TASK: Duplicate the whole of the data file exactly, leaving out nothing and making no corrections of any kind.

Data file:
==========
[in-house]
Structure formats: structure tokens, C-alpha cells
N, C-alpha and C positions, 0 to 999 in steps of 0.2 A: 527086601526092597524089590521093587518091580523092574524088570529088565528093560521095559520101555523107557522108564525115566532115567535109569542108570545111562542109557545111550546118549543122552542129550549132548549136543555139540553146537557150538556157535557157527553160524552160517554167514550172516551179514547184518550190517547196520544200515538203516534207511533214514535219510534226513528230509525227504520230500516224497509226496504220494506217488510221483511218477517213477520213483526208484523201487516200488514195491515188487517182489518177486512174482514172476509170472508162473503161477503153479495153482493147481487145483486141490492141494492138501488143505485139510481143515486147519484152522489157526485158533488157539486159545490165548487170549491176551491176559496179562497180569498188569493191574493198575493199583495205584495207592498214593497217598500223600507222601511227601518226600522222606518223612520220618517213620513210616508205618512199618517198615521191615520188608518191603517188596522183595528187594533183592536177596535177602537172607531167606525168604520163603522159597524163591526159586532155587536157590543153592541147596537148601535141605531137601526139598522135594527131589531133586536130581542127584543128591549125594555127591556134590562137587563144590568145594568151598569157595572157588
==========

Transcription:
[in-house]
Structure formats: structure tokens, C-alpha cells
N, C-alpha and C positions, 0 to 999 in steps of 0.2 A: 527086601526092597524089590521093587518091580523092574524088570529088565528093560521095559520101555523107557522108564525115566532115567535109569542108570545111562542109557545111550546118549543122552542129550549132548549136543555139540553146537557150538556157535557157527553160524552160517554167514550172516551179514547184518550190517547196520544200515538203516534207511533214514535219510534226513528230509525227504520230500516224497509226496504220494506217488510221483511218477517213477520213483526208484523201487516200488514195491515188487517182489518177486512174482514172476509170472508162473503161477503153479495153482493147481487145483486141490492141494492138501488143505485139510481143515486147519484152522489157526485158533488157539486159545490165548487170549491176551491176559496179562497180569498188569493191574493198575493199583495205584495207592498214593497217598500223600507222601511227601518226600522222606518223612520220618517213620513210616508205618512199618517198615521191615520188608518191603517188596522183595528187594533183592536177596535177602537172607531167606525168604520163603522159597524163591526159586532155587536157590543153592541147596537148601535141605531137601526139598522135594527131589531133586536130581542127584543128591549125594555127591556134590562137587563144590568145594568151598569157595572157588